Sunday, September 21, 2008

Obama's Health Care Plan

Oh, dear. I've been away so long, it's hard to know where to start.

Here's one thought.

I found the link to this Wall Street Journal article on my favorite economist's blog, Brad DeLong's Semi-Daily Journal

Why Obama's Health Plan Is Better -

Sen. Obama's proposal will modernize our current system of employer- and government-provided health care, keeping what works well, and making the investments now that will lead to a more efficient medical system. He does this in five ways:
- Learning. One-third of medical costs go for services at best ineffective and at worst harmful. Fifty billion dollars will jump-start the long-overdue information revolution in health care to identify the best providers, treatments and patient management strategies.
- Rewarding. Doctors and hospitals today are paid for performing procedures, not for helping patients. Insurers make money by dumping sick patients, not by keeping people healthy. Mr. Obama proposes to base Medicare and Medicaid reimbursements to hospitals and doctors on patient outcomes (lower cholesterol readings, made and kept follow-up appointments) in a coordinated effort to focus the entire payment system around better health, not just more care.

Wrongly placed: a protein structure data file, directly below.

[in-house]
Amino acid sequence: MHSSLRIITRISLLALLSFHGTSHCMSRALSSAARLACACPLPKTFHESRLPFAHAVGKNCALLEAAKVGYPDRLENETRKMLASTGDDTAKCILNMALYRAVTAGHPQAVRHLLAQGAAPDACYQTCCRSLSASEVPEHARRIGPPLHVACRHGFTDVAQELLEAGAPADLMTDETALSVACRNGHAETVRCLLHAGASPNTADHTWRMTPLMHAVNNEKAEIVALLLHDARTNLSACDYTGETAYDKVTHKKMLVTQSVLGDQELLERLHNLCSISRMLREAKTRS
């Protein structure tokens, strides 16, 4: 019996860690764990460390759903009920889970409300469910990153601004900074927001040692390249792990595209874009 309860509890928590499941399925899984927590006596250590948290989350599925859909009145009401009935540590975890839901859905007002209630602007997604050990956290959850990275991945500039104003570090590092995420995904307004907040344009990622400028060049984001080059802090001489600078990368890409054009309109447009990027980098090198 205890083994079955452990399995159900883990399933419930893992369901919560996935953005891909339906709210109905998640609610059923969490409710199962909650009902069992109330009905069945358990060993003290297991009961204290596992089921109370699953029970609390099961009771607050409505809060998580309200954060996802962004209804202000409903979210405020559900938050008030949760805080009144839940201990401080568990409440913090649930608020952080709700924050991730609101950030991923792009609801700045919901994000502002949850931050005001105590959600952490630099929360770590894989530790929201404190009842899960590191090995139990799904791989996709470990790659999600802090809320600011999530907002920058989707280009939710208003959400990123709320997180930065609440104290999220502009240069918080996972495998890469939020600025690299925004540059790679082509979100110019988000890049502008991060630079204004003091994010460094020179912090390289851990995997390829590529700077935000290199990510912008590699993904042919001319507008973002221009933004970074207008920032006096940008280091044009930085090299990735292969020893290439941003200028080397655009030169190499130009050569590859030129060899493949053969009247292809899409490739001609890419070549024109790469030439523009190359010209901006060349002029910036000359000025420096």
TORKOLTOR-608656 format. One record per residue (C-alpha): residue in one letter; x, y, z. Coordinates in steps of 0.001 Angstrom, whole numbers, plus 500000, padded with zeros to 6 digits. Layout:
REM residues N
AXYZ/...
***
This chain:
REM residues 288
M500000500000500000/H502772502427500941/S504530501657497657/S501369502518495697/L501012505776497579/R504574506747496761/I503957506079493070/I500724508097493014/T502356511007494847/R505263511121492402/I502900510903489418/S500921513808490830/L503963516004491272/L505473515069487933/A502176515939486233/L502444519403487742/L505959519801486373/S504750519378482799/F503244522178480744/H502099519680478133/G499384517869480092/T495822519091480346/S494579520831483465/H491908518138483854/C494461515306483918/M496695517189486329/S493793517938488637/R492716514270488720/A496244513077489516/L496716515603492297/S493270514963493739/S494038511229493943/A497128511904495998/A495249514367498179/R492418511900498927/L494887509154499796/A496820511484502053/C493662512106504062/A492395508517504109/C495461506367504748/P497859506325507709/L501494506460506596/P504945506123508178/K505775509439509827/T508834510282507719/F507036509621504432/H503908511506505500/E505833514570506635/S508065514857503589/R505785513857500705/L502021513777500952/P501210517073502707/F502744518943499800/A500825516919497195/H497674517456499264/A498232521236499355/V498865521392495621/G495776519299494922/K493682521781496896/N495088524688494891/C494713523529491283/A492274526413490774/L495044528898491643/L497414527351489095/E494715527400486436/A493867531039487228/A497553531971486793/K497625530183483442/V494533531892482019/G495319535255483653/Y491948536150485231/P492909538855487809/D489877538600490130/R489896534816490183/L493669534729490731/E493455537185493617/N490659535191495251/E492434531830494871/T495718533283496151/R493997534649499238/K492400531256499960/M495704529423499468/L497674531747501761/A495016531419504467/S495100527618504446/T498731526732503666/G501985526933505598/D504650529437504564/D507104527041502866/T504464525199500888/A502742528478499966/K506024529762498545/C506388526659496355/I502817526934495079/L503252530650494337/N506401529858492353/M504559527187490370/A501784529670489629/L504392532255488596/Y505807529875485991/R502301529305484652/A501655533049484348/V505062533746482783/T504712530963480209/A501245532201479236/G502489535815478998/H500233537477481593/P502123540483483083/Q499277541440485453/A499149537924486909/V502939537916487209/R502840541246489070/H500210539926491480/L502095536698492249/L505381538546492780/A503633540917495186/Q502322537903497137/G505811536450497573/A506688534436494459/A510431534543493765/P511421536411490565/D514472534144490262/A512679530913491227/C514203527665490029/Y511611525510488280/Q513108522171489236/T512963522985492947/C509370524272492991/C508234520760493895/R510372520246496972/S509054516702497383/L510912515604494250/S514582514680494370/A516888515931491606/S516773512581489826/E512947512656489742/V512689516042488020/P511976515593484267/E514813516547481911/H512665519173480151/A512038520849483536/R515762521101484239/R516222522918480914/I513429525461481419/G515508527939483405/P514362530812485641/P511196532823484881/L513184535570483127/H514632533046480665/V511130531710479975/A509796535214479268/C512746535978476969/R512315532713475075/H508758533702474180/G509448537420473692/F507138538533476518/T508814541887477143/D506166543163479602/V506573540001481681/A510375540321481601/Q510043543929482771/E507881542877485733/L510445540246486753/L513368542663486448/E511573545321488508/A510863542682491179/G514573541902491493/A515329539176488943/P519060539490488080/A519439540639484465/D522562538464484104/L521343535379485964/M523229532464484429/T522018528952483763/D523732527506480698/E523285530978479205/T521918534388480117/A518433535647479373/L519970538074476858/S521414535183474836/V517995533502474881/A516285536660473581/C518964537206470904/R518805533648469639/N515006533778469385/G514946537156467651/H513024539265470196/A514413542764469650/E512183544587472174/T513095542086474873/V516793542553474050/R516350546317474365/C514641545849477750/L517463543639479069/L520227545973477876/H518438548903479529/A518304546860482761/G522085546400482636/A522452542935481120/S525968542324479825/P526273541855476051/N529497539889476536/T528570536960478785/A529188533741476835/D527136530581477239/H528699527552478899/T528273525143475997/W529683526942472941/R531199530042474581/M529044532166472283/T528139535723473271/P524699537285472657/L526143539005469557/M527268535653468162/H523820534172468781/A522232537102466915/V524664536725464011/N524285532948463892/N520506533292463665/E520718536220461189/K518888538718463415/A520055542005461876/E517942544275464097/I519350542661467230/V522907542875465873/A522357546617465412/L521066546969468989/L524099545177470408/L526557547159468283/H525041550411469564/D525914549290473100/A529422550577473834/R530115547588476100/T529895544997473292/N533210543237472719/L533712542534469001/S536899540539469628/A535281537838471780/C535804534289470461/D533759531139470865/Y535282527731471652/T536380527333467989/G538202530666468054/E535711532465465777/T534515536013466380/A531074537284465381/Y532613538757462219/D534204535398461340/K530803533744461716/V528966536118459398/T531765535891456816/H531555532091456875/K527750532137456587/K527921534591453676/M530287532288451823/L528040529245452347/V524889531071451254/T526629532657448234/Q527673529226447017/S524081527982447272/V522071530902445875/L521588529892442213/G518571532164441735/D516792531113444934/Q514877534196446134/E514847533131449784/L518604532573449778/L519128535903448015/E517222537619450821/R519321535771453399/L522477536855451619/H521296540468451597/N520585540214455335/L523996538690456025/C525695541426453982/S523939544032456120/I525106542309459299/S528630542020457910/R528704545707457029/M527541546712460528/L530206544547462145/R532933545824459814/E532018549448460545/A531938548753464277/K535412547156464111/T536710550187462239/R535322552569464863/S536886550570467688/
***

- Pooling. The Obama plan would give individuals and small firms the option of joining large insurance pools. With large patient pools, a few people incurring high medical costs will not topple the entire system, so insurers would no longer need to waste time, money and resources weeding out the healthy from the sick, and businesses and individuals would no longer have to subject themselves to that costly and stressful process.
- Preventing. In today's health-care market, less than one dollar in 25 goes for prevention, even though preventive services -- regular screenings and healthy lifestyle information -- are among the most cost-effective medical services around. Guaranteeing access to preventive services will improve health and in many cases save money.
- Covering. Controlling long-run health-care costs requires removing the hidden expenses of
the uninsured. The reforms described above will lower premiums by $2,500 for the typical family, allowing millions previously priced out of the market to afford insurance.

Note that in every way, this is designed to reduce health care insurance premiums for both individuals and employers.